‘It takes a strong man to stand up and say this is not alright’
Edmonton football hero Ryan King among men speaking out at event Saturday on raising healthy men and boys, and ending violence against women.
|Report an Error|
Share via Email
Guys: listen up.
Edmonton Eskimos long snapper Ryan King is speaking out to urge men “to be more positive and to help each other out,” particularly when it comes to “hidden” problems at home and relationship struggles.
“Everyone has the right to be safe in their own home, the one place that’s yours,” he told Metro in an interview on the field at Commonwealth Stadium on Thursday. “If you have domestic problems in your house, that’s gotta be a really dark place.
“Even though you’re maybe going through a tough time, maybe we can help guide you in the right direction. Men can make a big difference in domestic abuse and violence against women … It takes a strong man to stand up and say, ‘This is not alright, we don’t accept this.’”
On Saturday, the Edmonton-born, Sherwood Park-raised CFL player is one of several men who are part of a panel and film screening that’s asking, “How can we raise and celebrate a healthier generation of boys and young men?”
Organizers invited him and other panelists to be “both vulnerable and open” in speaking out about his “experiences negotiating masculinity” as well “the broader social forces shaping” what it means to be a man in society today.
The question is special urgency in the city: according to a report released in January, Edmonton’s rate of domestic violence is nearly three times the national rate.
King is speaking alongside engineer and advocate Kala Sritharan, Indigenous elder Philip Campiou, David Long of King’s University, and MLA David Shepherd.
The panel — which will be moderated by CHED radio host Ryan Jespersen — will tackle some of the thorny themes raised by the documentary “The Mask You Live In” (note the film’s play on the word “masculinity”) that’s being screened at Metro Cinema beforehand.
The documentary explores how gendered expectations constrain and shape the lives of boys and men.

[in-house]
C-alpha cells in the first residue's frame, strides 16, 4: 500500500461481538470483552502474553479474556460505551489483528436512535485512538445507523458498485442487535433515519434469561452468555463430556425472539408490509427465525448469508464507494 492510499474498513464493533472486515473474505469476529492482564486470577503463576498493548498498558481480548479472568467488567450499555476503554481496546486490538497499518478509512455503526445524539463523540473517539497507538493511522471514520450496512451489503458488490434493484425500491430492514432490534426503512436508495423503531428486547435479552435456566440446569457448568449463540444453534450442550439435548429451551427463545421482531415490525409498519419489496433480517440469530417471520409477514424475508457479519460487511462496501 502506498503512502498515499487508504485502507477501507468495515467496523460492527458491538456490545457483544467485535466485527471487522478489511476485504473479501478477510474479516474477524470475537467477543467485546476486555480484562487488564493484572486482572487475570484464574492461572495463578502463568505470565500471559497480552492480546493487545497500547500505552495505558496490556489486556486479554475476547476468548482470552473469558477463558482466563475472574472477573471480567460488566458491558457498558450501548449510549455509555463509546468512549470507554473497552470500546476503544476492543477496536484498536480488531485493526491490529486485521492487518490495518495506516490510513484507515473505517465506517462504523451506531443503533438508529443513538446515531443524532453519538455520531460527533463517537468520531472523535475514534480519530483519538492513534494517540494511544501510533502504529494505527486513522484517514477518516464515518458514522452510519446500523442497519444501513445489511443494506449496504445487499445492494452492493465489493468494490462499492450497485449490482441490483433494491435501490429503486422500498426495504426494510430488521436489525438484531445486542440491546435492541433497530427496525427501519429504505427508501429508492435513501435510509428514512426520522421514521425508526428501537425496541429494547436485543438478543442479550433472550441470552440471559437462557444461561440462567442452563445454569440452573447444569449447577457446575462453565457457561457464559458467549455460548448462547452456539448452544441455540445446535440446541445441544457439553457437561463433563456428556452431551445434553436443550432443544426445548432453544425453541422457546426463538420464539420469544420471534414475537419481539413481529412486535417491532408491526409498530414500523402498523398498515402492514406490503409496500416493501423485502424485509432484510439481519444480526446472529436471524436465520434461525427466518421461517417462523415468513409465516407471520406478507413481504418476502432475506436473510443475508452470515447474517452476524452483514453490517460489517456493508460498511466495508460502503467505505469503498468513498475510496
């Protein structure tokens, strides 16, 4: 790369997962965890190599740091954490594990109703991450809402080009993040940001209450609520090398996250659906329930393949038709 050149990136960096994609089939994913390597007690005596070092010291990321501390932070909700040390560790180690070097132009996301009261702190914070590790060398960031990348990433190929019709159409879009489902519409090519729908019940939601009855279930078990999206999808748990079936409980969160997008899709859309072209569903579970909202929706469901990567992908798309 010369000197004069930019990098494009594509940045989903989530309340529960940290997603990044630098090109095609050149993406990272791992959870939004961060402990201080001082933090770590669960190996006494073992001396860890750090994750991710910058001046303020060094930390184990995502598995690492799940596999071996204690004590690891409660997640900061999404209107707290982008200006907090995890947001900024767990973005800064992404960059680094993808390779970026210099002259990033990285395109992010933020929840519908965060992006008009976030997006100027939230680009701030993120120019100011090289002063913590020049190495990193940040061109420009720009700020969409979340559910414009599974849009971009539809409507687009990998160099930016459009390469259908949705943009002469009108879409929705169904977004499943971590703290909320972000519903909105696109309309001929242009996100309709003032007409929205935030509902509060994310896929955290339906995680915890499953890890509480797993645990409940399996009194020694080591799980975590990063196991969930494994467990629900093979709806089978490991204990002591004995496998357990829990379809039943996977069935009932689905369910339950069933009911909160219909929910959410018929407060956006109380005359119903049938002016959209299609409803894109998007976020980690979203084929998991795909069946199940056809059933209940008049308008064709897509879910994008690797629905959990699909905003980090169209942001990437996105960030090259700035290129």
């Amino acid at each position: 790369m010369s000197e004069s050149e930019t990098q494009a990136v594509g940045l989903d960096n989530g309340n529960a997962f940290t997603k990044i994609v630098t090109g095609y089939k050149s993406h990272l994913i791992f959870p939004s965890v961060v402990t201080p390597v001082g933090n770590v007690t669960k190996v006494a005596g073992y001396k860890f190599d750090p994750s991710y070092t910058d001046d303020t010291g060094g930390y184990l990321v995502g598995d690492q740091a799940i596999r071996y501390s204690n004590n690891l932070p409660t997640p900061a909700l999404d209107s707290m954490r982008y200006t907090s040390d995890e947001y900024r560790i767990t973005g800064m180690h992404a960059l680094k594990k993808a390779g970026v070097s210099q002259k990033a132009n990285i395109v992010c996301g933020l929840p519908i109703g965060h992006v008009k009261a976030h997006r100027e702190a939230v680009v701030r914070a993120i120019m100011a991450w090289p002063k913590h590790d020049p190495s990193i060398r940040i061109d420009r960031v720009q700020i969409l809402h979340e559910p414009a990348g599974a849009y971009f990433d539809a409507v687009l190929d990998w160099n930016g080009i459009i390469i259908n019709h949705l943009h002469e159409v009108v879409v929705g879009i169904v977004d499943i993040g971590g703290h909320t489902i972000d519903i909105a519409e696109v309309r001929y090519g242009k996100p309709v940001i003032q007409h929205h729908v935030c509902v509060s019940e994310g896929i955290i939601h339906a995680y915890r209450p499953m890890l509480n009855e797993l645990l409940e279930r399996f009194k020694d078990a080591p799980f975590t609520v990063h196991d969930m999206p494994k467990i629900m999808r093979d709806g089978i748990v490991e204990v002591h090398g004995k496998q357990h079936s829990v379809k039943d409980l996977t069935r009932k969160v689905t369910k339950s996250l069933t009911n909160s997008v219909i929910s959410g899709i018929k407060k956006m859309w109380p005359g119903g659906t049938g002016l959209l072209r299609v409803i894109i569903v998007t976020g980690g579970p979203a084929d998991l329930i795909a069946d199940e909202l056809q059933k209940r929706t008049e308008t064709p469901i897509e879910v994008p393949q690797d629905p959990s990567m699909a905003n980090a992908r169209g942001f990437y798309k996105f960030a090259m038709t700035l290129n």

“In North America, we have a fairly strict set of criteria or expectations of what a man should look like,” explained City of Edmonton social worker Michael Hoyt, who helped organize the event in partnership with the group Men Edmonton. “Those look like strength being very important, maybe not valuing authentic friendships, seeing women as objects, and seeing violence as a way of solving conflict."
He said the event aims to foster a “much-needed dialogue” amongst Edmonton men and male-identified residents of the city, and hopefully "expand the definitions" of what it means to be a man to include attributes such as respect, gentleness, nurturing, and compassion when responding to others in distress.
“If your message is (that) men need to be strong, on your game at all times, and to toughen up in the face of adversity, then you have to steel yourself from emotionally connecting when you’re vulnerable.
“The long-term consequence is you have fellows who are islands unto themselves and don’t end up nourturing relationships that can sustain them through times of difficulty.”
Hoyt explained that, to start that needed dialogue, the first step is "to bring out everyone, to reach out to those men who wouldn’t normally attend an event like this."
Although Saturday's event is "different than others" King has done before — he often speaks before junior and high school assemblies, for instance — he told Metro that often participants will approach him afterwards to say, "I have this issue." For him, that's important.
"I'm trying to get as many people on my team as possible," he said, "and hopefully we can fix this problem we have in our city."